Webinar: Enhancing Value, Patient Care, and Quality while Decreasing Costs Through Appropriate Test Utilization – Presented by: Gary Procop, MD and Jacquelyn Riley

The Test Utilization Committee at the Cleveland Clinic, led by pathologist Gary Procop, MD, MS, FCAP, is a multidisciplinary team of clinicians, pathologists, administrators, and other caregivers with a commitment to promote best practices for exemplary patient care. Their goals include: working to decrease unnecessary phlebotomy, which in turn improves patient satisfaction and decreases the likelihood of iatrogenic anemia and the sequelae thereof; reduction of unnecessary duplicate orders; the conscientious use of molecular testing; promotion of best practices; development of evidence-based guidelines for optimal testing; and, reduction of health care costs through thoughtful and judicious use of resources. With the laboratory often acting as a central contact point for patient cases, pathologists and their team have a unique opportunity to point out and correct inefficiencies or potential problem areas in care.

Seven ongoing interventions have been integrated into the Cleveland Clinic practice since 2011. These interventions block duplicate or largely unnecessary tests, notify providers of duplicate and expensive tests, and provide guidance for the use of complex molecular genetic testing. One of the most successful components of our program is the engagement of a laboratory-based genetic counselor. Jacquelyn Riley, MS, genetic counselor at the Cleveland Clinic, helps to clarify the need for testing, and if needed, she works with pathologists in guiding clinicians to the best test available for their patients.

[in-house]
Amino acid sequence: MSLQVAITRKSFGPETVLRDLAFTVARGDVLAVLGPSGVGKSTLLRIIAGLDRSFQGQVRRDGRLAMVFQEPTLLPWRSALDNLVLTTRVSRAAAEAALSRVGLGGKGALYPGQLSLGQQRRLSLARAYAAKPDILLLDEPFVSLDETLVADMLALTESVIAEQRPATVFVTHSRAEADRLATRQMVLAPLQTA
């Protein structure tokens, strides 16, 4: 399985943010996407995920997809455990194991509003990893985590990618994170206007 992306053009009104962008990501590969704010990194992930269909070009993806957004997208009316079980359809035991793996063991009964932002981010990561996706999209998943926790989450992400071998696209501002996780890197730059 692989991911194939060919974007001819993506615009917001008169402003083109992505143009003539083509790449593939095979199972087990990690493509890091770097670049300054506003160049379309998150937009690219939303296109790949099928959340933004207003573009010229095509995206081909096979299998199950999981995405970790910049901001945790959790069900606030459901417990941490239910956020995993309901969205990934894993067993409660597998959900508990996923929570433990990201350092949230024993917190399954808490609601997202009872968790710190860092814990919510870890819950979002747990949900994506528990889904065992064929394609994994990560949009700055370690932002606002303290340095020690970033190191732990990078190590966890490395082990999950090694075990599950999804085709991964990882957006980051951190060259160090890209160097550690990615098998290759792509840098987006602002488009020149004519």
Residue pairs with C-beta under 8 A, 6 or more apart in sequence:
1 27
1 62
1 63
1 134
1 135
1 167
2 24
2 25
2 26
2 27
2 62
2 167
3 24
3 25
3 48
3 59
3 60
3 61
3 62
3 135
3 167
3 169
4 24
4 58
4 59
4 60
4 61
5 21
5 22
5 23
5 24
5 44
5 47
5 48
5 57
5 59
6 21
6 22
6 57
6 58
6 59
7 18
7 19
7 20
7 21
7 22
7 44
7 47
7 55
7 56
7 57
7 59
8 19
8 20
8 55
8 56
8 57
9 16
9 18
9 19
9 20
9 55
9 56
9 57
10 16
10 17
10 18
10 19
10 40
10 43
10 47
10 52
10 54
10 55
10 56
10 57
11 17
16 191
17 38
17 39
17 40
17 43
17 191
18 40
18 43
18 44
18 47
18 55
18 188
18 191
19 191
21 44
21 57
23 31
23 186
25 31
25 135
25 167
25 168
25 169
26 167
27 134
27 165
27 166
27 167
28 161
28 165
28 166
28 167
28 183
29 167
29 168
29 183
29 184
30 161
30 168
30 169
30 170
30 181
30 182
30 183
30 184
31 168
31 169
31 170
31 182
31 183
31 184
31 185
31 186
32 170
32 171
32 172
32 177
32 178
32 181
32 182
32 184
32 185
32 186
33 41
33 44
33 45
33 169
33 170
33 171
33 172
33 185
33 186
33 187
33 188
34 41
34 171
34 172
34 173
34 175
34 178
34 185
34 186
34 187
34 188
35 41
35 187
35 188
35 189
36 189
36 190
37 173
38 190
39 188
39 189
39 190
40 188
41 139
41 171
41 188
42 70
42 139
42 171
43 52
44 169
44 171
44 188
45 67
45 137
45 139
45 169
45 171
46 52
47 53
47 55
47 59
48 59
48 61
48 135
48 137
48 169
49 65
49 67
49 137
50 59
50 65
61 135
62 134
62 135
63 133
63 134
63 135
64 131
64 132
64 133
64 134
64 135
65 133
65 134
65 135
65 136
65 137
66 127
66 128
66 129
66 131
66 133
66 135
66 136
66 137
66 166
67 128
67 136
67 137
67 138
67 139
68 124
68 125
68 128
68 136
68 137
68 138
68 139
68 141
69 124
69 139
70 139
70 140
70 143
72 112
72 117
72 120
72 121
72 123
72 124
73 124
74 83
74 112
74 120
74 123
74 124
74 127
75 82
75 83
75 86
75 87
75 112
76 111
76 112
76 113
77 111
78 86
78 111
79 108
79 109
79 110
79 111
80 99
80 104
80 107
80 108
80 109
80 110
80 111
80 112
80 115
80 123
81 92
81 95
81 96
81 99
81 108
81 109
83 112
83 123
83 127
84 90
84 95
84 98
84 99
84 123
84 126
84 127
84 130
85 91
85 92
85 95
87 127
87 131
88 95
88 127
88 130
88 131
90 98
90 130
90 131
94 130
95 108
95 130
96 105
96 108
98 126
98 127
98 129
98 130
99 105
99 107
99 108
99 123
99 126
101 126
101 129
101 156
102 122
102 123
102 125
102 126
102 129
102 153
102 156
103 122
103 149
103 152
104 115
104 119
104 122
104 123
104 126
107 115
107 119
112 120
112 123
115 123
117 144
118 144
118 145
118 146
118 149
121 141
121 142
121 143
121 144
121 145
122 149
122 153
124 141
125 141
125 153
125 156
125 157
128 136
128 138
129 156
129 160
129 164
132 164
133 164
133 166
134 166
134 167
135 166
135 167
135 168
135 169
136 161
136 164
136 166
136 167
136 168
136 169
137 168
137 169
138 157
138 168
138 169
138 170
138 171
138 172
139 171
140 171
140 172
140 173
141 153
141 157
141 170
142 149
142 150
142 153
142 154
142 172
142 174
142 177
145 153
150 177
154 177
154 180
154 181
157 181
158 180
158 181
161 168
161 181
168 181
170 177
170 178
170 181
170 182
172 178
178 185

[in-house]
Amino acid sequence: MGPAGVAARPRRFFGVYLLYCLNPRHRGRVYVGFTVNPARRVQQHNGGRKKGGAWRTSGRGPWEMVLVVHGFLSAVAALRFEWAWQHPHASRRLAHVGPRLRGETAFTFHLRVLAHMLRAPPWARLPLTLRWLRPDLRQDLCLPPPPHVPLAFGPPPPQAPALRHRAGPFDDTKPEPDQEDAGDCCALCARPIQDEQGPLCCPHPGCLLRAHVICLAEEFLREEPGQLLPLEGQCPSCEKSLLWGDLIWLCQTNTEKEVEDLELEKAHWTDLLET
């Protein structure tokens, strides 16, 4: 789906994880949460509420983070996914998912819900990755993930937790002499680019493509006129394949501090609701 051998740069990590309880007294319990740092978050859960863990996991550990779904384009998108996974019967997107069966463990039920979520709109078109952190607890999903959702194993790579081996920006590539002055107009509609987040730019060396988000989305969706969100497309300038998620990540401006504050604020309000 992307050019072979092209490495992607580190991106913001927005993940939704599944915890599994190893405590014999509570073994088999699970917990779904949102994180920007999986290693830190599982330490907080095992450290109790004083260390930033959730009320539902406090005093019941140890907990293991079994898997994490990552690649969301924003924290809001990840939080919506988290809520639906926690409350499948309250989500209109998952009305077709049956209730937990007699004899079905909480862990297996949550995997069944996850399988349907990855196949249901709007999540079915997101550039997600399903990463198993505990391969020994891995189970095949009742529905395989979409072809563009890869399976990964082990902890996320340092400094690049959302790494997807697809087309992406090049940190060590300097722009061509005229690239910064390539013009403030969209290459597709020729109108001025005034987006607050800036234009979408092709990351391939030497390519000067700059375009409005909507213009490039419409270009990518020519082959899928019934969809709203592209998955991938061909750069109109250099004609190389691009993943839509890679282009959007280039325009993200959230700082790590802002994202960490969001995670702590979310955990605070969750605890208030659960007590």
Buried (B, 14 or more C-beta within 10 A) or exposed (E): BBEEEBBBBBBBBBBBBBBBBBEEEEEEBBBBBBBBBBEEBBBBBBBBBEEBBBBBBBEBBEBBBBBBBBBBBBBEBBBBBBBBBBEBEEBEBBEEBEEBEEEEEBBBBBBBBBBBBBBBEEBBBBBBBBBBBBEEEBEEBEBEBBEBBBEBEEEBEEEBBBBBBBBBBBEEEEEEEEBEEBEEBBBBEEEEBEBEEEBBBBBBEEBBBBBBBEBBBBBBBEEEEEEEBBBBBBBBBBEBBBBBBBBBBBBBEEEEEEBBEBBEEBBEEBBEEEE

In 2015, these interventions stopped 18,982 unnecessary tests for a cost-savings of $717,280. These interventions, in aggregate, have resulted in the cessation of 53,814 unnecessary tests, which has saved $3,442,447.

We will be covering:
• A brief overview for the need for improved test utilization
• Describe the role of the laboratory genetic counselor
• Outline the genetic test review objectives and process
• Provide case examples of improved patient care and decreased costs associated with lab genetic counselor intervention
• Describe the interventions used at the Cleveland Clinic and the associated outcomes